Of the lava openings on these islands, the extinct one of Haleakala, as stated, with its twenty-seven miles circumference, is far the most stupendous. It is easy of access, the mountain sides leading to it presenting a gentle slope; while the walls of the crater, in places perpendicular, in others are so sloping that man and horse can descend them. The pit varies from 1500 to 2000 feet in depth, its bottom being very irregular from the old lava flows and the many cinder cones, these still looking as fresh as though their fires had just gone out. Some of these cones are over 500 feet high. There is a tradition among the natives that the vast lava streams which in the past flowed from the crater to the sea continued to do so in the period of their remote ancestors. They still, indeed, appear as if recent, though there are to-day no signs of volcanic activity anywhere on this island.
In fact, the only volcano now active in the Hawaiian Islands is Mauna Loa, in the southern section of the Island of Hawaii. A striking feature of this is that it has two distinct and widely disconnected craters, one on its summit, the other on its flank, at a much lower level. The latter is the vast crater of Kilauea, the largest active crater known on the face of the globe.
We cannot offer a better description of the aspect of this lava abyss than to give Miss Bird’s eloquent description of her adventurous descent into it:
“The abyss, which really is at a height of four thousand feet on the flank of Mauna Loa, has the appearance of a pit on a rolling plain. But such a pit! It is quite nine miles in circumference, and at its lowest area—which not long ago fell about three hundred feet, just as the ice on a pond falls when the water below is withdrawn—covers six square miles. The depth of the crater varies from eight hundred to one thousand feet, according as the molten sea below is at flood or ebb. Signs of volcanic activity are present more or less throughout its whole depth and for some distance along its margin, in the form of steam-cracks, jets of sulphurous vapor, blowing cones, accumulating deposits of acicular crystals of sulphur, etc., and the pit itself is constantly rent and shaken by earthquakes. Great eruptions occur with circumstances of indescribable terror and dignity; but Kilauea does not limit its activity to these outbursts, but has exhibited its marvellous phenomena through all known time in a lake or lakes on the southern part of the crater three miles from this side.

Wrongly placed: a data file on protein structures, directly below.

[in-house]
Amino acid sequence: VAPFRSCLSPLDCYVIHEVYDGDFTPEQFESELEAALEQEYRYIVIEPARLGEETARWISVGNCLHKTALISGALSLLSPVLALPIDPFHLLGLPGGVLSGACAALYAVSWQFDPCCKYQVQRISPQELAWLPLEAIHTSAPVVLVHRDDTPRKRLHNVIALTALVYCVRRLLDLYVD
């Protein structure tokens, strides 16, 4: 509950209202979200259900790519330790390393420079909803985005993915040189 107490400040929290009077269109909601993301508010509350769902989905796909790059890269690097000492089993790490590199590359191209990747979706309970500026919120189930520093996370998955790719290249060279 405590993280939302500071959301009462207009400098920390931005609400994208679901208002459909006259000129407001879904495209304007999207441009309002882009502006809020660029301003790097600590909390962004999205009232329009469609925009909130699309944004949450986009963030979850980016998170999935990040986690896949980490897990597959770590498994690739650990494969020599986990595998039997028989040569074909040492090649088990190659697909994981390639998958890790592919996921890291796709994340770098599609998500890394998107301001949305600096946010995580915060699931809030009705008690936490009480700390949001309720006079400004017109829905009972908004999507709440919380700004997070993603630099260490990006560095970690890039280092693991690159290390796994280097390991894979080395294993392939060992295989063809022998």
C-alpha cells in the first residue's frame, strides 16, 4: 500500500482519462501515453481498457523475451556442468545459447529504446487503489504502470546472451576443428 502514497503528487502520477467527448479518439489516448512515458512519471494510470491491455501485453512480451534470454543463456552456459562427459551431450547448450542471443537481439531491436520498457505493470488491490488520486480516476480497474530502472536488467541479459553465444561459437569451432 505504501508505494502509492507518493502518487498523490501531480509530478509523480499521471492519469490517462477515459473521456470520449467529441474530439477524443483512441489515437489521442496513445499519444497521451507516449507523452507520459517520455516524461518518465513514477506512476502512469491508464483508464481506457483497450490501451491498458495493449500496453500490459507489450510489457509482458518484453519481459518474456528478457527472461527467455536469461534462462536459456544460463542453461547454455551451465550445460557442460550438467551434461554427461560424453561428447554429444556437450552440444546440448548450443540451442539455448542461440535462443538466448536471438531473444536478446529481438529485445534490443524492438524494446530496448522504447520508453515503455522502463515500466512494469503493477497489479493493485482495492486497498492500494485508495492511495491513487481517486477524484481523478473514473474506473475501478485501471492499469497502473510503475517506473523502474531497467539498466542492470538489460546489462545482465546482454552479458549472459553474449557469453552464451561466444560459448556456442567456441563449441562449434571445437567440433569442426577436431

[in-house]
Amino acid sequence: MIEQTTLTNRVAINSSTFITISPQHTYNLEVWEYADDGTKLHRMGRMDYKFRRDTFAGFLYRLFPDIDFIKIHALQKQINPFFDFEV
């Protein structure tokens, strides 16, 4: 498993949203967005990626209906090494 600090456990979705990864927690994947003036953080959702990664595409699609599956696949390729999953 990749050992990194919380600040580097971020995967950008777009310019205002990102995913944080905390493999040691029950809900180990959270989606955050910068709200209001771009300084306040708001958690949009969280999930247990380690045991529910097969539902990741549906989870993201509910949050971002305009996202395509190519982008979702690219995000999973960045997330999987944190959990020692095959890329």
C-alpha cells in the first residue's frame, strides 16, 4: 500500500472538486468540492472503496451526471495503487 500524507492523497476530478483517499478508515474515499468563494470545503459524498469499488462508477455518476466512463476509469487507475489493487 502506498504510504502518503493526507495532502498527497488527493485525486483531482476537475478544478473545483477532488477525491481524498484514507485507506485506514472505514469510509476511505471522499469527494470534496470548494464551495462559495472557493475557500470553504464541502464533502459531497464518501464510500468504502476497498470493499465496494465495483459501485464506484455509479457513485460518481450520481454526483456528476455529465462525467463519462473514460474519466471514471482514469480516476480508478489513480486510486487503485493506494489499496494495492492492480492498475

“This lake—the Hale-mau-mau, or ‘House of everlasting Fire’, of the Hawaiian mythology, the abode of the dreaded goddess Pele—is approachable with safety, except during an eruption. The spectacle, however, varies almost daily; and at times the level of the lava in the pit within a pit is so low, and the suffocating gases are evolved in such enormous quantities, that travellers are unable to see anything.